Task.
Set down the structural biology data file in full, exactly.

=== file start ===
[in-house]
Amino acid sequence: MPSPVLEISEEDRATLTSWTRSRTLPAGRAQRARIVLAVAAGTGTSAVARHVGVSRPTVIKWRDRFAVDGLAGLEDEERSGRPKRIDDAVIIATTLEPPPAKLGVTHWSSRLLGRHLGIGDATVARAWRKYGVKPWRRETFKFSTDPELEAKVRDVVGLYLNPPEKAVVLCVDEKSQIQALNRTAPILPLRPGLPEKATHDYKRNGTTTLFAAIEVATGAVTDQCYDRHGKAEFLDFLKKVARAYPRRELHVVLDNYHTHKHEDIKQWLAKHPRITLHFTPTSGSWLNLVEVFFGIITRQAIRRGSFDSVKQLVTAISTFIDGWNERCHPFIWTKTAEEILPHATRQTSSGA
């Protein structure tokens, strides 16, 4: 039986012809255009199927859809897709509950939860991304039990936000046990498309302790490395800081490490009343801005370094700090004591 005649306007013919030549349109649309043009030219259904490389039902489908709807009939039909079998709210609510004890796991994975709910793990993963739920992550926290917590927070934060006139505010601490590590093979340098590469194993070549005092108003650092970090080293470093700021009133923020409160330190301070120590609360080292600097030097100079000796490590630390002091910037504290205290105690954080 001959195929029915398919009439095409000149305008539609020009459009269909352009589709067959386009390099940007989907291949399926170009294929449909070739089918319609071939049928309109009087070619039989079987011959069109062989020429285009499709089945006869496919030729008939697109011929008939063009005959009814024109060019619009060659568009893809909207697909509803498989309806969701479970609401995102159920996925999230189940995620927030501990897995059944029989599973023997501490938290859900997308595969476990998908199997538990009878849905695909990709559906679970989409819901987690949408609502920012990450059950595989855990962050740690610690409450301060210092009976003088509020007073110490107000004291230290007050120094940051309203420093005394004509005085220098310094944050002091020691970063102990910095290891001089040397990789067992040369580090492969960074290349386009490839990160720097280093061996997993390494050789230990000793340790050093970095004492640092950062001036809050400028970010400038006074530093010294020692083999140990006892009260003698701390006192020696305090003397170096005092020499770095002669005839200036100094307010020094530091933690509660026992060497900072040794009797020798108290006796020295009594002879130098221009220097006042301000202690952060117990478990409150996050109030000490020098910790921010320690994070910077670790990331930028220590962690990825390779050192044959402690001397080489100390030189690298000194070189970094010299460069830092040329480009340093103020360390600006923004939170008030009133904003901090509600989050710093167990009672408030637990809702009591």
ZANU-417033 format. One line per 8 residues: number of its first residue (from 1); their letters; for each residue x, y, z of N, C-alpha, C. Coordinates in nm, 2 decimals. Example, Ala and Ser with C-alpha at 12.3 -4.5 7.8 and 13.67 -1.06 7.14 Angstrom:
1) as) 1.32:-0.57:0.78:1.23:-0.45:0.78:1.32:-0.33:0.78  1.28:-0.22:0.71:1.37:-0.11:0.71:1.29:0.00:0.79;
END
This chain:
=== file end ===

[in-house]
Amino acid sequence: MPSPVLEISEEDRATLTSWTRSRTLPAGRAQRARIVLAVAAGTGTSAVARHVGVSRPTVIKWRDRFAVDGLAGLEDEERSGRPKRIDDAVIIATTLEPPPAKLGVTHWSSRLLGRHLGIGDATVARAWRKYGVKPWRRETFKFSTDPELEAKVRDVVGLYLNPPEKAVVLCVDEKSQIQALNRTAPILPLRPGLPEKATHDYKRNGTTTLFAAIEVATGAVTDQCYDRHGKAEFLDFLKKVARAYPRRELHVVLDNYHTHKHEDIKQWLAKHPRITLHFTPTSGSWLNLVEVFFGIITRQAIRRGSFDSVKQLVTAISTFIDGWNERCHPFIWTKTAEEILPHATRQTSSGA
């Protein structure tokens, strides 16, 4: 039986012809255009199927859809897709509950939860991304039990936000046990498309302790490395800081490490009343801005370094700090004591 005649306007013919030549349109649309043009030219259904490389039902489908709807009939039909079998709210609510004890796991994975709910793990993963739920992550926290917590927070934060006139505010601490590590093979340098590469194993070549005092108003650092970090080293470093700021009133923020409160330190301070120590609360080292600097030097100079000796490590630390002091910037504290205290105690954080 001959195929029915398919009439095409000149305008539609020009459009269909352009589709067959386009390099940007989907291949399926170009294929449909070739089918319609071939049928309109009087070619039989079987011959069109062989020429285009499709089945006869496919030729008939697109011929008939063009005959009814024109060019619009060659568009893809909207697909509803498989309806969701479970609401995102159920996925999230189940995620927030501990897995059944029989599973023997501490938290859900997308595969476990998908199997538990009878849905695909990709559906679970989409819901987690949408609502920012990450059950595989855990962050740690610690409450301060210092009976003088509020007073110490107000004291230290007050120094940051309203420093005394004509005085220098310094944050002091020691970063102990910095290891001089040397990789067992040369580090492969960074290349386009490839990160720097280093061996997993390494050789230990000793340790050093970095004492640092950062001036809050400028970010400038006074530093010294020692083999140990006892009260003698701390006192020696305090003397170096005092020499770095002669005839200036100094307010020094530091933690509660026992060497900072040794009797020798108290006796020295009594002879130098221009220097006042301000202690952060117990478990409150996050109030000490020098910790921010320690994070910077670790990331930028220590962690990825390779050192044959402690001397080489100390030189690298000194070189970094010299460069830092040329480009340093103020360390600006923004939170008030009133904003901090509600989050710093167990009672408030637990809702009591």
ZANU-417033 format. One line per 8 residues: number of its first residue (from 1); their letters; for each residue x, y, z of N, C-alpha, C. Coordinates in nm, 2 decimals. Example, Ala and Ser with C-alpha at 12.3 -4.5 7.8 and 13.67 -1.06 7.14 Angstrom:
1) as) 1.32:-0.57:0.78:1.23:-0.45:0.78:1.32:-0.33:0.78  1.28:-0.22:0.71:1.37:-0.11:0.71:1.29:0.00:0.79;
END
This chain: